Michael Arcuri, former Member of the U.S. House of Representatives from New York’s 24th District, Of Counsel, Hancock Estabrook LLP

February 27
“Lawyers, Judges, Ethics Rules and the Limits on Speech”

Thomas Spahn, Partner, McGuire Woods

March 27
“Media and the Judicial Confirmation Process”

Peter CanellosBoston Globe, Editorial Page Editor

April 3
 “Media Coverage and the Politics of Judicial Selection: A Conversation with Judge James E. Graves, Jr.”

Judge James E. Graves, Jr., United States Court of Appeals, 5th Circuit and Keith J. Bybee, Paul E. and the Hon. Joanne F. Alper ’72 Judiciary Studies Professor, Syracuse University College of Law

April 10
“The Terror Courts”

Jess BravinWall Street Journal, Supreme Court Reporter

April 17
“Civics, the Internet, and the Art of Self-Government”

Gene Koo, iCivics Executive Director

IJPM Announces Constitution Day Lecture and 1L Convocation Speaker

Constitution Day will be observed on September 13 this year and to mark the occasion, IJPM is bringing Victoria Saker Woeste to the Syracuse University campus to present on her new book, “Henry Ford’s War on Jews and the Legal Battle Against Hate Speech.” A short abstract of her book follows below.

This presentation will also serve as a one of the scheduled 1L Convocation speeches. As such the entire 1L class will be in attendance at the lecture. The lecture will be held at Hendricks Chapel at the center of Syracuse University. This event is open to the public and we encourage you to attend.

Book Abstract:

Henry Ford’s War on Jews and the Legal Battle Against Hate Speech
Stanford University Press (2012)
Victoria Saker Woeste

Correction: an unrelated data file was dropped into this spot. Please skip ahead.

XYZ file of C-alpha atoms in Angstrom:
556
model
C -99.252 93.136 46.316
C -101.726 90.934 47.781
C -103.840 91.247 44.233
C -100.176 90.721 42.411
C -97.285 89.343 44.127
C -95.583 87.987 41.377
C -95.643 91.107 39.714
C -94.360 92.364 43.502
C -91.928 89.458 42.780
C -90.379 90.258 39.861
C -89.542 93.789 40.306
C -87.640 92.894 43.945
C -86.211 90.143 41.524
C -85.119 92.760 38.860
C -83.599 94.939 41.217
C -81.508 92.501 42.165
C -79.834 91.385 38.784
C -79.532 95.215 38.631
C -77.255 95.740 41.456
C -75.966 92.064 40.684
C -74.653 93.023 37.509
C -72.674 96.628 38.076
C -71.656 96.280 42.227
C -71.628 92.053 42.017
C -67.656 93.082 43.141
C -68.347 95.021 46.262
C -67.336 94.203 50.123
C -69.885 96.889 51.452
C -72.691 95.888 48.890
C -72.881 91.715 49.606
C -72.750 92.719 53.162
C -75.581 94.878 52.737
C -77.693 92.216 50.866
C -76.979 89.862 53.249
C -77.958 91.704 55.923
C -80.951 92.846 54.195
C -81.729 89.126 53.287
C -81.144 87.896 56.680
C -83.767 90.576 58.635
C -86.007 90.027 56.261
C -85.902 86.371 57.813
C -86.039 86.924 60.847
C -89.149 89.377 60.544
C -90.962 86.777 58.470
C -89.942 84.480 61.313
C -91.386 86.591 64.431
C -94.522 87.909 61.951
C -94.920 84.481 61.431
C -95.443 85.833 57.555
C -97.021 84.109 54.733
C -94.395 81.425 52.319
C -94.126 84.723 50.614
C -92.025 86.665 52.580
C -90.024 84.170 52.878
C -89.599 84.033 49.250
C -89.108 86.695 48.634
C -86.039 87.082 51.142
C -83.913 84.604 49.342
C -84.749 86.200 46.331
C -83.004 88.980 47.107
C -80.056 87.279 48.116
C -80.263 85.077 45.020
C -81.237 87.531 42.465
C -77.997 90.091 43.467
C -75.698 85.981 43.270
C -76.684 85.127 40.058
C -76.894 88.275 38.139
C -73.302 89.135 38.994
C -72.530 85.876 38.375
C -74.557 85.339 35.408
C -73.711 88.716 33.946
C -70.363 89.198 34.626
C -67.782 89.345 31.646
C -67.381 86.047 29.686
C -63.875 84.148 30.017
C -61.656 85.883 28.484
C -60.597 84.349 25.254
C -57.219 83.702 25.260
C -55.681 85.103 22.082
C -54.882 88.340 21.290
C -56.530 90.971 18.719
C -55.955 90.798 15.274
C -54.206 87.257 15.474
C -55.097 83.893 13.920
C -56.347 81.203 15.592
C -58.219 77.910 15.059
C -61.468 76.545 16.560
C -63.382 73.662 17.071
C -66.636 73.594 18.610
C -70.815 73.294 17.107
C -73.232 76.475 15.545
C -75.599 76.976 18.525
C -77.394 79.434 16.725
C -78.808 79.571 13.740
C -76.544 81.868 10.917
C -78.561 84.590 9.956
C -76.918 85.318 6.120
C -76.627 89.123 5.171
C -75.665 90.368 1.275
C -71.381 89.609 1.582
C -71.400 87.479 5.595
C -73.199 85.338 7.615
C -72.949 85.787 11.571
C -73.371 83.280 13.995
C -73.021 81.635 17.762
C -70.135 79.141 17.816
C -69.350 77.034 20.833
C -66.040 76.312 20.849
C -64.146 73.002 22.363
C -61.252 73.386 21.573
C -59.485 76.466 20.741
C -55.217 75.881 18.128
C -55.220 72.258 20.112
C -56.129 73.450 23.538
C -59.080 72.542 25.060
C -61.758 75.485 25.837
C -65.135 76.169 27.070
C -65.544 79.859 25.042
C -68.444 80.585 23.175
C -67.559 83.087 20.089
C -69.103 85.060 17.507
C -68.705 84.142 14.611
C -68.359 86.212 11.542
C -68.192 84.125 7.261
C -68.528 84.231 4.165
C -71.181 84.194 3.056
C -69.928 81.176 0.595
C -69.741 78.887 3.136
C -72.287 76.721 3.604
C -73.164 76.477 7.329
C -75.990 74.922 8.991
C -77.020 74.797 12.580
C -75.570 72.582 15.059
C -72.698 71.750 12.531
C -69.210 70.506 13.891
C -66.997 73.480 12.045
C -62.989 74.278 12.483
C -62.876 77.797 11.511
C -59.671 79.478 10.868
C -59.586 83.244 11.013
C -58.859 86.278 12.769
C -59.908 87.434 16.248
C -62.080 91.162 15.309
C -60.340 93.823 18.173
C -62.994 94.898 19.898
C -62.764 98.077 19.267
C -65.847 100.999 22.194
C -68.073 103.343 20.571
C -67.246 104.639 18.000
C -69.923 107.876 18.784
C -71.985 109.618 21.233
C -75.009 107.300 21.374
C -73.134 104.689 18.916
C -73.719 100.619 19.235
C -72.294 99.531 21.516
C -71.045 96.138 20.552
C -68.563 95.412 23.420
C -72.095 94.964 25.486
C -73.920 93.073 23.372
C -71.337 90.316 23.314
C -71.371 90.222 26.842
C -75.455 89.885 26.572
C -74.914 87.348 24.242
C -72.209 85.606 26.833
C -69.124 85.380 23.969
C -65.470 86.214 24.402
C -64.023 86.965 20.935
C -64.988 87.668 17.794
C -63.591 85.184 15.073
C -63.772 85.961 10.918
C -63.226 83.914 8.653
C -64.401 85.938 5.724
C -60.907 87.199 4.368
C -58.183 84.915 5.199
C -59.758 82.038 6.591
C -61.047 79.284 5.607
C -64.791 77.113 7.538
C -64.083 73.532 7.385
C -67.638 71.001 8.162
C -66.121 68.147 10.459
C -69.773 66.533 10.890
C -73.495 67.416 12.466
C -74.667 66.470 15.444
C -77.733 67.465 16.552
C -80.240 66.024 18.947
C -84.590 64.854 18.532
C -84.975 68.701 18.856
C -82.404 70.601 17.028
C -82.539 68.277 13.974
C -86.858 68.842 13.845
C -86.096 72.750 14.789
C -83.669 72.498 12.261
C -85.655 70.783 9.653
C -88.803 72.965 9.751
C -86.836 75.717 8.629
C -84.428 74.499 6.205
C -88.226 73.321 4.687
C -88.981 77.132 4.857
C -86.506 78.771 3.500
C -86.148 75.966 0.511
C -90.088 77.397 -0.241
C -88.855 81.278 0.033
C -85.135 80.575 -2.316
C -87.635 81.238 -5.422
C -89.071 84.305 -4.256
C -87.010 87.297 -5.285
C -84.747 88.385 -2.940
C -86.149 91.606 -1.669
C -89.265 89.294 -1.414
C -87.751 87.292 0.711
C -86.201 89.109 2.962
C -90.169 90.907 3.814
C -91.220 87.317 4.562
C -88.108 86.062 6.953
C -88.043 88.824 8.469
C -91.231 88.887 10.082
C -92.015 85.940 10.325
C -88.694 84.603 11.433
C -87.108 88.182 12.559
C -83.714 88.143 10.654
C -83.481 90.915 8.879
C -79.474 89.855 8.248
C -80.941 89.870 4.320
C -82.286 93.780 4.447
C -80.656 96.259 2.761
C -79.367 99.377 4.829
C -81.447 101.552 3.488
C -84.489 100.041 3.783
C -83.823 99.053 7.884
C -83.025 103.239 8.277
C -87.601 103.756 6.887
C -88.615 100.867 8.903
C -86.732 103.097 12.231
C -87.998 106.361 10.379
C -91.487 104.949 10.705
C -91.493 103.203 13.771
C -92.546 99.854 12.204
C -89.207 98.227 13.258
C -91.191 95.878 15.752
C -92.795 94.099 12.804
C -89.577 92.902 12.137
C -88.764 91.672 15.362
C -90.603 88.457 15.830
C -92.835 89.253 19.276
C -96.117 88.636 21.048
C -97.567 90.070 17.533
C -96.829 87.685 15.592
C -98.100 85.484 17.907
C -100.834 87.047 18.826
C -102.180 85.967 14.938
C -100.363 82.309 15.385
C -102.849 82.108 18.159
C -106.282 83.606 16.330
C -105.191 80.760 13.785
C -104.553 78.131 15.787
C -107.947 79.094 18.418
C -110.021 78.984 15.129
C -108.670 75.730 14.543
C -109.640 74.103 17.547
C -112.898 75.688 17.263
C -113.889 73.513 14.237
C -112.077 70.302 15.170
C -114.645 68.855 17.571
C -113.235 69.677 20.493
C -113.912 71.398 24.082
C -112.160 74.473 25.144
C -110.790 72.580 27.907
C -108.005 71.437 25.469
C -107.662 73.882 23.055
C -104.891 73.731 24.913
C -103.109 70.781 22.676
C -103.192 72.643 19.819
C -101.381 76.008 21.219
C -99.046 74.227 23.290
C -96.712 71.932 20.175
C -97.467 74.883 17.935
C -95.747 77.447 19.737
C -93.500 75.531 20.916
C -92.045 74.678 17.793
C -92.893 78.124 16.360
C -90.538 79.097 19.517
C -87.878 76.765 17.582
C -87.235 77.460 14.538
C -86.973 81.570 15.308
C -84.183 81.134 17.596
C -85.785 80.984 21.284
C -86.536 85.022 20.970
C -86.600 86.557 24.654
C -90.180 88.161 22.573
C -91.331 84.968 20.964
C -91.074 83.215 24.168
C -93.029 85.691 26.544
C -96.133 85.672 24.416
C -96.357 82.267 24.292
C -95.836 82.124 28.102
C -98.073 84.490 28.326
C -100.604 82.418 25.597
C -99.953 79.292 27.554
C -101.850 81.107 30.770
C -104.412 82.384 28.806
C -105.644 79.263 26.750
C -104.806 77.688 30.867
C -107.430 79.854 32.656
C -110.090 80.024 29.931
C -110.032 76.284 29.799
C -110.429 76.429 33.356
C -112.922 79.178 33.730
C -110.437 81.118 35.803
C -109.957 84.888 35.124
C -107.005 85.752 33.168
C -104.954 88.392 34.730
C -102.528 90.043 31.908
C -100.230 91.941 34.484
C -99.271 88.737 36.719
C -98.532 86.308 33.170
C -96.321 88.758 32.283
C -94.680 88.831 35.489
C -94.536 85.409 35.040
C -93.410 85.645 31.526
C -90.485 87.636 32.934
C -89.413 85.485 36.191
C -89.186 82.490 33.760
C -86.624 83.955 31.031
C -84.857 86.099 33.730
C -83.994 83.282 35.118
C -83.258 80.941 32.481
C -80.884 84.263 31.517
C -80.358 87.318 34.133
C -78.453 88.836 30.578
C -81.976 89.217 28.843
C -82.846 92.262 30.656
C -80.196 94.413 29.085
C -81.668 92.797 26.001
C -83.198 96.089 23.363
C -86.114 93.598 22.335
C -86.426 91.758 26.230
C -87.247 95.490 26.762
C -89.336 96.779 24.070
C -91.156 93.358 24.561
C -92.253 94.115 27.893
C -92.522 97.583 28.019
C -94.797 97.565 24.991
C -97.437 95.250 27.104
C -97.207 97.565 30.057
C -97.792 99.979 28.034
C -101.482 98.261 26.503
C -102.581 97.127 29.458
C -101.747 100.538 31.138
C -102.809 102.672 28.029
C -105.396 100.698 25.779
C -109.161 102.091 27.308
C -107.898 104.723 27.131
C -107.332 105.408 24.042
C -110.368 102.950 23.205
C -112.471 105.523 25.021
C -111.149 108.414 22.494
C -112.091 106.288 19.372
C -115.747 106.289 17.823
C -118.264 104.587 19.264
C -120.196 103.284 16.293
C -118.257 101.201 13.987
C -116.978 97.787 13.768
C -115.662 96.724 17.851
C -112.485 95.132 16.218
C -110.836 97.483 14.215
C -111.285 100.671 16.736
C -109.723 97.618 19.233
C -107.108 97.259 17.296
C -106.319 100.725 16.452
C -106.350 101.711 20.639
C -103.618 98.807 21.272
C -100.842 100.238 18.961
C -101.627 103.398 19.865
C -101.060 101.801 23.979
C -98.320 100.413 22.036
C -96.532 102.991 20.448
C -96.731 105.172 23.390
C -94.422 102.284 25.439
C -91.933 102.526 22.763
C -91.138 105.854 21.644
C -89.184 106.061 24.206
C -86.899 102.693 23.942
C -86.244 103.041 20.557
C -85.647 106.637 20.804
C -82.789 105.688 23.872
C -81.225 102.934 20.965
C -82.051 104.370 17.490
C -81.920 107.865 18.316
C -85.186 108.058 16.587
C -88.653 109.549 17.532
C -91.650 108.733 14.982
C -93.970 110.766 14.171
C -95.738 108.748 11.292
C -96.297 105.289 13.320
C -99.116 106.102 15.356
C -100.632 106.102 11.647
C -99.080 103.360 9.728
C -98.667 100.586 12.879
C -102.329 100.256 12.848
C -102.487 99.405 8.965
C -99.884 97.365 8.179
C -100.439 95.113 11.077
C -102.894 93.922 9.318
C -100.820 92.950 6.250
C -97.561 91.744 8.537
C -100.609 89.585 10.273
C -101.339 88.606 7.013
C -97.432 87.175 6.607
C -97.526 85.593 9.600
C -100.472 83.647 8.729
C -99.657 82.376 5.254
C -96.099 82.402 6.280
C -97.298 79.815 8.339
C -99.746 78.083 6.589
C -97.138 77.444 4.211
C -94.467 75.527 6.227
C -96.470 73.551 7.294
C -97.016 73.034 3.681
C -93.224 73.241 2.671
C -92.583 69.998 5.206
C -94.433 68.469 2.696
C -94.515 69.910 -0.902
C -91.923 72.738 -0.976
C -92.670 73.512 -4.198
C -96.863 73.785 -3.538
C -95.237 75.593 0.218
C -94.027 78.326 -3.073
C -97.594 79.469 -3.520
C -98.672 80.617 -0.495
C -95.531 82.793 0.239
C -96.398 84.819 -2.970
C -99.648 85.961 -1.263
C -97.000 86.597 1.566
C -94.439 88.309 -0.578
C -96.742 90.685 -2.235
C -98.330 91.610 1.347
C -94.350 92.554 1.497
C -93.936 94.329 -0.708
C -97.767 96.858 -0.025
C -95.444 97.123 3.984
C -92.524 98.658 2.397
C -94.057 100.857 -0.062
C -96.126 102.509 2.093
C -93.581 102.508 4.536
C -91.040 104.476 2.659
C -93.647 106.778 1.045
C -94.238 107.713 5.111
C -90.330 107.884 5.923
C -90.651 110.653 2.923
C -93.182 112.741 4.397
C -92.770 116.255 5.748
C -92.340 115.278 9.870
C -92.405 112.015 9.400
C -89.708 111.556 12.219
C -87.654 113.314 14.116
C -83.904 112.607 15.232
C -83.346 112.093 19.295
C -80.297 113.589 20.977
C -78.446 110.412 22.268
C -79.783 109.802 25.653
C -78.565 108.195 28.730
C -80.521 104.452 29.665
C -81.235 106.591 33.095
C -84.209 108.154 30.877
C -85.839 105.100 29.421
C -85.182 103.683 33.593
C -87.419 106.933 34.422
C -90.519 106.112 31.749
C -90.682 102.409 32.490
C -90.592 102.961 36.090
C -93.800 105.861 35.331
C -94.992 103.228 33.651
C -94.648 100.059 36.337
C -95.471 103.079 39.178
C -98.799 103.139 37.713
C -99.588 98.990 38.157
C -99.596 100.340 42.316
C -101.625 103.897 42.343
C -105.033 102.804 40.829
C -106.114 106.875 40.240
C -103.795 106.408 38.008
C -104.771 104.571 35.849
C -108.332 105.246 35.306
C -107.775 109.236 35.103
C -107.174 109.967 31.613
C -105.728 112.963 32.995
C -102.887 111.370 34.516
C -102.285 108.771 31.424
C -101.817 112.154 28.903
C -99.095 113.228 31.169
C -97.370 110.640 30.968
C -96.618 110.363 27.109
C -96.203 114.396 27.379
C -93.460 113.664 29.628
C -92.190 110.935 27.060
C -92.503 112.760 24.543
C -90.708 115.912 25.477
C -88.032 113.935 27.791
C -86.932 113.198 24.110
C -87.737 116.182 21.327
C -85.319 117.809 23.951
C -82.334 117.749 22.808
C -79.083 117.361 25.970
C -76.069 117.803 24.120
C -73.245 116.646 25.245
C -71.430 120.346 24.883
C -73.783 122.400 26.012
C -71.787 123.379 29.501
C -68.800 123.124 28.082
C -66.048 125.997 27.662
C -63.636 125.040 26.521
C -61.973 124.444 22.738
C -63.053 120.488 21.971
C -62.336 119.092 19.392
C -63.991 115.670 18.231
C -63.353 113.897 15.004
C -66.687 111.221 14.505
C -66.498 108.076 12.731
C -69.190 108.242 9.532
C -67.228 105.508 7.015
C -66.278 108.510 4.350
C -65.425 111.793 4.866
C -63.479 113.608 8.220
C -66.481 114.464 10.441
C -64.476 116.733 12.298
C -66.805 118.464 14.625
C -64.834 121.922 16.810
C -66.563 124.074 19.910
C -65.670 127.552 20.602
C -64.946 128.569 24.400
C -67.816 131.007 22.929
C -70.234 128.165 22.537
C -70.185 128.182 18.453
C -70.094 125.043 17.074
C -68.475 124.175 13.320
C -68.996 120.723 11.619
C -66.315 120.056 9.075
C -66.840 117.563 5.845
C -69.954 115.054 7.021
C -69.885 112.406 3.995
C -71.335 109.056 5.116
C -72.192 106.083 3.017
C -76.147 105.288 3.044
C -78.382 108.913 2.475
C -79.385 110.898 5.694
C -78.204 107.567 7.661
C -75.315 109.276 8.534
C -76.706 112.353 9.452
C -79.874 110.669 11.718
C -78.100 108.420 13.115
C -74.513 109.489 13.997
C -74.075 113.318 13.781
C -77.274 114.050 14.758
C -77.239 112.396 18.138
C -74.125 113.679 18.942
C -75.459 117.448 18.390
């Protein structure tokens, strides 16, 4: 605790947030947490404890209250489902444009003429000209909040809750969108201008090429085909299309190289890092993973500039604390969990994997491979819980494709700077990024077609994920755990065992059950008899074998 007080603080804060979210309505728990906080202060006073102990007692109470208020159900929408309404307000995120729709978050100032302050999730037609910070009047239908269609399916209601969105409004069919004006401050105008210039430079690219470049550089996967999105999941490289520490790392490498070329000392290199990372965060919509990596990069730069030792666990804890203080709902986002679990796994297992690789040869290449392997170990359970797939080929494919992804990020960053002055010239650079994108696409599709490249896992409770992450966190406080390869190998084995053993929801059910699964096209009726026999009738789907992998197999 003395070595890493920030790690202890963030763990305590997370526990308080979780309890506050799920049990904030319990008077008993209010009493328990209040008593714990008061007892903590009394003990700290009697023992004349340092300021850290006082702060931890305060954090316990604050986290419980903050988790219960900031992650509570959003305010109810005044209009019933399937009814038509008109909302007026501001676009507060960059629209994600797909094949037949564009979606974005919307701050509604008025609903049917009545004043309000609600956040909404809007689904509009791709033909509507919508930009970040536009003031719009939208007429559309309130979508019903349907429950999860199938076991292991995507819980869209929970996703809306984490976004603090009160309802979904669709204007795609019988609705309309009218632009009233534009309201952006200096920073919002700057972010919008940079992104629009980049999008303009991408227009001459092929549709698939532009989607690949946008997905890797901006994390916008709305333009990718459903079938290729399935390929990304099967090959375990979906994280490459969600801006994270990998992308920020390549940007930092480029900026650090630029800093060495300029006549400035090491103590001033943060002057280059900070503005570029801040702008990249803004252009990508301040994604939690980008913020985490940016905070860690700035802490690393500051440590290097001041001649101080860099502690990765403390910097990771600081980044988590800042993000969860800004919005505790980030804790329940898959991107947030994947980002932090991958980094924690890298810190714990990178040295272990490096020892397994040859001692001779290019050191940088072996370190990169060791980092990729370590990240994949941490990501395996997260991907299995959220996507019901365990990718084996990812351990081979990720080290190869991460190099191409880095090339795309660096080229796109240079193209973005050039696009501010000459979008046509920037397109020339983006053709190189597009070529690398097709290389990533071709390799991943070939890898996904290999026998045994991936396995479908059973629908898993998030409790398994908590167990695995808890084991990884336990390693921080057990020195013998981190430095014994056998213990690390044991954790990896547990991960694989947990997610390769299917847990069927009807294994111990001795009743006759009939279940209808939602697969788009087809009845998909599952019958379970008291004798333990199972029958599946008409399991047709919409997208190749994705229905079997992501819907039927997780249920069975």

This book provides a startling new interpretation of a scandalous episode in the life of Henry Ford: his side career as a publisher of antisemitic literature and propaganda. Using never-before discovered evidence from the Ford archives as well as private collections from lawyers and civil rights leaders involved in trying to stop Ford’s libelous newspaper, the Dearborn Independent, this book shows how deeply involved Ford was in the operation of his newspaper, how he invited the libel lawsuit that was filed against him in 1925, and how he maneuvered to end the litigation out of court. These newly discovered sources also reveal deep divisions among Jewish civil rights lawyers and religious leaders over how to handle the Ford matter and why they disagreed on the usefulness of resorting to law to answer hateful publications. Throughout the twentieth century, American courts have generally declined to recognize the category of hate speech as an exception to free speech rights under the First Amendment. Yet in order to end the embarrassing litigation, Henry Ford apologized to American Jews for the one thing he would never have lost on in court: the offense of hate speech against all Jews as a group. The case and its ambiguous resolution reveal the tensions in law and culture between individual freedoms and the status of those seeking equality on the basis of group identity.